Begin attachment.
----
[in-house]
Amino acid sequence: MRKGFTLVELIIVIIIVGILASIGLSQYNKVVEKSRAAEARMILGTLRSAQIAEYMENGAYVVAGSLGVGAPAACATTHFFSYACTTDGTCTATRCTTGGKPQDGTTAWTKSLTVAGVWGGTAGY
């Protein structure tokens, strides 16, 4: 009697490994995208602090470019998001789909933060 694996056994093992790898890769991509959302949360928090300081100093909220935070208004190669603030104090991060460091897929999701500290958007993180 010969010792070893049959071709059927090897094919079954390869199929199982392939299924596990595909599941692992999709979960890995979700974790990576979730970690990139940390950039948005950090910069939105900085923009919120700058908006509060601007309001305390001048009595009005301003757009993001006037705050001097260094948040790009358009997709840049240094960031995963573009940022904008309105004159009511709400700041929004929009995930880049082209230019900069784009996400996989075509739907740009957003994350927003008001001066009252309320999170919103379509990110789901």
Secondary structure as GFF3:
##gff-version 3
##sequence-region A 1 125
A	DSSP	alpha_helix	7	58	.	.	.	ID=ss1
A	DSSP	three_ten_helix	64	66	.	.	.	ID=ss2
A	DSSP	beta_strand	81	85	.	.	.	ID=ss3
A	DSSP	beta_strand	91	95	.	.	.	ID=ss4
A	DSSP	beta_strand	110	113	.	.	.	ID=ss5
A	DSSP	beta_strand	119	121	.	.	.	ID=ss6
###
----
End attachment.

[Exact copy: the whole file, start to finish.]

[in-house]
Amino acid sequence: MRKGFTLVELIIVIIIVGILASIGLSQYNKVVEKSRAAEARMILGTLRSAQIAEYMENGAYVVAGSLGVGAPAACATTHFFSYACTTDGTCTATRCTTGGKPQDGTTAWTKSLTVAGVWGGTAGY
């Protein structure tokens, strides 16, 4: 009697490994995208602090470019998001789909933060 694996056994093992790898890769991509959302949360928090300081100093909220935070208004190669603030104090991060460091897929999701500290958007993180 010969010792070893049959071709059927090897094919079954390869199929199982392939299924596990595909599941692992999709979960890995979700974790990576979730970690990139940390950039948005950090910069939105900085923009919120700058908006509060601007309001305390001048009595009005301003757009993001006037705050001097260094948040790009358009997709840049240094960031995963573009940022904008309105004159009511709400700041929004929009995930880049082209230019900069784009996400996989075509739907740009957003994350927003008001001066009252309320999170919103379509990110789901």
Secondary structure as GFF3:
##gff-version 3
##sequence-region A 1 125
A	DSSP	alpha_helix	7	58	.	.	.	ID=ss1
A	DSSP	three_ten_helix	64	66	.	.	.	ID=ss2
A	DSSP	beta_strand	81	85	.	.	.	ID=ss3
A	DSSP	beta_strand	91	95	.	.	.	ID=ss4
A	DSSP	beta_strand	110	113	.	.	.	ID=ss5
A	DSSP	beta_strand	119	121	.	.	.	ID=ss6
###